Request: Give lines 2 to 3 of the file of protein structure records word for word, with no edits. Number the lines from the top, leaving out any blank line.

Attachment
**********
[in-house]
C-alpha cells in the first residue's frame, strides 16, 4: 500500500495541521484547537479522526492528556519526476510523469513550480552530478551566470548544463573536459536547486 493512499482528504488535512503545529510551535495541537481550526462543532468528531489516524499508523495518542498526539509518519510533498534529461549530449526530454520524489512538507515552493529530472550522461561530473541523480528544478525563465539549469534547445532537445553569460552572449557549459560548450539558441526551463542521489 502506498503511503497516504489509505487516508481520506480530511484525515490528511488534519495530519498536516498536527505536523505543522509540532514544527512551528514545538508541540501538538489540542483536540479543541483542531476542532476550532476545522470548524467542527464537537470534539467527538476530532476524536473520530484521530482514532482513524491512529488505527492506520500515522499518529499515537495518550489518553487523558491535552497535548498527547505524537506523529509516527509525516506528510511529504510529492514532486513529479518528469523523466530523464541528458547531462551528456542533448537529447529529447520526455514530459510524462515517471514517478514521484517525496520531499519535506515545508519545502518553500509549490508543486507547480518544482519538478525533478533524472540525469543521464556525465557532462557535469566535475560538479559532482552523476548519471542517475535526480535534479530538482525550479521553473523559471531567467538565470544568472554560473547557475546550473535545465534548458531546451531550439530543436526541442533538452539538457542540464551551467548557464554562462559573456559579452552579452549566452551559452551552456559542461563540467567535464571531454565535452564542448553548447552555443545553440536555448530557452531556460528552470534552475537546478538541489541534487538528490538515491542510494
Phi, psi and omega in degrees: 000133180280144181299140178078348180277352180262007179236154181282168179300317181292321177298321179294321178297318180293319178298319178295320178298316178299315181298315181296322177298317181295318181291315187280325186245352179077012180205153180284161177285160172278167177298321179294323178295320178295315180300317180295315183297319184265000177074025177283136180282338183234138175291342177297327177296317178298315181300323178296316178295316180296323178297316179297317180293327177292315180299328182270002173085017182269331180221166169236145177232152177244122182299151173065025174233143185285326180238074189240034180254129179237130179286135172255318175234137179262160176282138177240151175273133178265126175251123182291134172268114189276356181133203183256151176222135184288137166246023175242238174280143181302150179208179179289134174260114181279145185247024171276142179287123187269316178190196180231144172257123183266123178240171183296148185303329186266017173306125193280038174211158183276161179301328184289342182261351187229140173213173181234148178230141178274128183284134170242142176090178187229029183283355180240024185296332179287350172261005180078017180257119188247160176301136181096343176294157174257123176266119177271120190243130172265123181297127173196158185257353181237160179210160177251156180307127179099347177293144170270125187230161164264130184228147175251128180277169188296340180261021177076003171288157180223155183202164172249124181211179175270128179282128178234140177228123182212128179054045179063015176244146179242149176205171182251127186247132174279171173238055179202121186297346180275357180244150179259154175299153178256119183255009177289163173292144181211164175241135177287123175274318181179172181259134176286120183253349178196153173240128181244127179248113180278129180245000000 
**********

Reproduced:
C-alpha cells in the first residue's frame, strides 16, 4: 500500500495541521484547537479522526492528556519526476510523469513550480552530478551566470548544463573536459536547486 493512499482528504488535512503545529510551535495541537481550526462543532468528531489516524499508523495518542498526539509518519510533498534529461549530449526530454520524489512538507515552493529530472550522461561530473541523480528544478525563465539549469534547445532537445553569460552572449557549459560548450539558441526551463542521489 502506498503511503497516504489509505487516508481520506480530511484525515490528511488534519495530519498536516498536527505536523505543522509540532514544527512551528514545538508541540501538538489540542483536540479543541483542531476542532476550532476545522470548524467542527464537537470534539467527538476530532476524536473520530484521530482514532482513524491512529488505527492506520500515522499518529499515537495518550489518553487523558491535552497535548498527547505524537506523529509516527509525516506528510511529504510529492514532486513529479518528469523523466530523464541528458547531462551528456542533448537529447529529447520526455514530459510524462515517471514517478514521484517525496520531499519535506515545508519545502518553500509549490508543486507547480518544482519538478525533478533524472540525469543521464556525465557532462557535469566535475560538479559532482552523476548519471542517475535526480535534479530538482525550479521553473523559471531567467538565470544568472554560473547557475546550473535545465534548458531546451531550439530543436526541442533538452539538457542540464551551467548557464554562462559573456559579452552579452549566452551559452551552456559542461563540467567535464571531454565535452564542448553548447552555443545553440536555448530557452531556460528552470534552475537546478538541489541534487538528490538515491542510494
Phi, psi and omega in degrees: 000133180280144181299140178078348180277352180262007179236154181282168179300317181292321177298321179294321178297318180293319178298319178295320178298316178299315181298315181296322177298317181295318181291315187280325186245352179077012180205153180284161177285160172278167177298321179294323178295320178295315180300317180295315183297319184265000177074025177283136180282338183234138175291342177297327177296317178298315181300323178296316178295316180296323178297316179297317180293327177292315180299328182270002173085017182269331180221166169236145177232152177244122182299151173065025174233143185285326180238074189240034180254129179237130179286135172255318175234137179262160176282138177240151175273133178265126175251123182291134172268114189276356181133203183256151176222135184288137166246023175242238174280143181302150179208179179289134174260114181279145185247024171276142179287123187269316178190196180231144172257123183266123178240171183296148185303329186266017173306125193280038174211158183276161179301328184289342182261351187229140173213173181234148178230141178274128183284134170242142176090178187229029183283355180240024185296332179287350172261005180078017180257119188247160176301136181096343176294157174257123176266119177271120190243130172265123181297127173196158185257353181237160179210160177251156180307127179099347177293144170270125187230161164264130184228147175251128180277169188296340180261021177076003171288157180223155183202164172249124181211179175270128179282128178234140177228123182212128179054045179063015176244146179242149176205171182251127186247132174279171173238055179202121186297346180275357180244150179259154175299153178256119183255009177289163173292144181211164175241135177287123175274318181179172181259134176286120183253349178196153173240128181244127179248113180278129180245000000 